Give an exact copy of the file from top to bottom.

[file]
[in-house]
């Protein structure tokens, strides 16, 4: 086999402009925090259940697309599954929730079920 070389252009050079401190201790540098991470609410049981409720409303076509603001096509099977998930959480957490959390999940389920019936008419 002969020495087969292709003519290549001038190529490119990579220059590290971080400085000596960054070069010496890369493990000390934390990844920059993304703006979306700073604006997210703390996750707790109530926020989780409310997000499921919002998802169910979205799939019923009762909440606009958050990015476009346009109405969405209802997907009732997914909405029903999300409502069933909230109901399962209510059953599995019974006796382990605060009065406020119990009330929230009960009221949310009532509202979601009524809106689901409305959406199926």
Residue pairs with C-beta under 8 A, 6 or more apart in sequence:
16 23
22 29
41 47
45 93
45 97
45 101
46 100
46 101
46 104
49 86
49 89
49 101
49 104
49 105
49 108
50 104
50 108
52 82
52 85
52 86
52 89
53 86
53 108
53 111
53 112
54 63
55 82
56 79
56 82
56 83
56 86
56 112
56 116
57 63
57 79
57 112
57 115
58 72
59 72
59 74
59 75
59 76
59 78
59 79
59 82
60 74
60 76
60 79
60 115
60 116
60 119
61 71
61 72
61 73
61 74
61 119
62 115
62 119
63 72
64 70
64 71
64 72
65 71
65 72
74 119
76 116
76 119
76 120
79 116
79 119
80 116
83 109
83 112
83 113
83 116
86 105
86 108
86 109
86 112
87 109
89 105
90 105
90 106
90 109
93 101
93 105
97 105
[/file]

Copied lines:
[in-house]
């Protein structure tokens, strides 16, 4: 086999402009925090259940697309599954929730079920 070389252009050079401190201790540098991470609410049981409720409303076509603001096509099977998930959480957490959390999940389920019936008419 002969020495087969292709003519290549001038190529490119990579220059590290971080400085000596960054070069010496890369493990000390934390990844920059993304703006979306700073604006997210703390996750707790109530926020989780409310997000499921919002998802169910979205799939019923009762909440606009958050990015476009346009109405969405209802997907009732997914909405029903999300409502069933909230109901399962209510059953599995019974006796382990605060009065406020119990009330929230009960009221949310009532509202979601009524809106689901409305959406199926």
Residue pairs with C-beta under 8 A, 6 or more apart in sequence:
16 23
22 29
41 47
45 93
45 97
45 101
46 100
46 101
46 104
49 86
49 89
49 101
49 104
49 105
49 108
50 104
50 108
52 82
52 85
52 86
52 89
53 86
53 108
53 111
53 112
54 63
55 82
56 79
56 82
56 83
56 86
56 112
56 116
57 63
57 79
57 112
57 115
58 72
59 72
59 74
59 75
59 76
59 78
59 79
59 82
60 74
60 76
60 79
60 115
60 116
60 119
61 71
61 72
61 73
61 74
61 119
62 115
62 119
63 72
64 70
64 71
64 72
65 71
65 72
74 119
76 116
76 119
76 120
79 116
79 119
80 116
83 109
83 112
83 113
83 116
86 105
86 108
86 109
86 112
87 109
89 105
90 105
90 106
90 109
93 101
93 105
97 105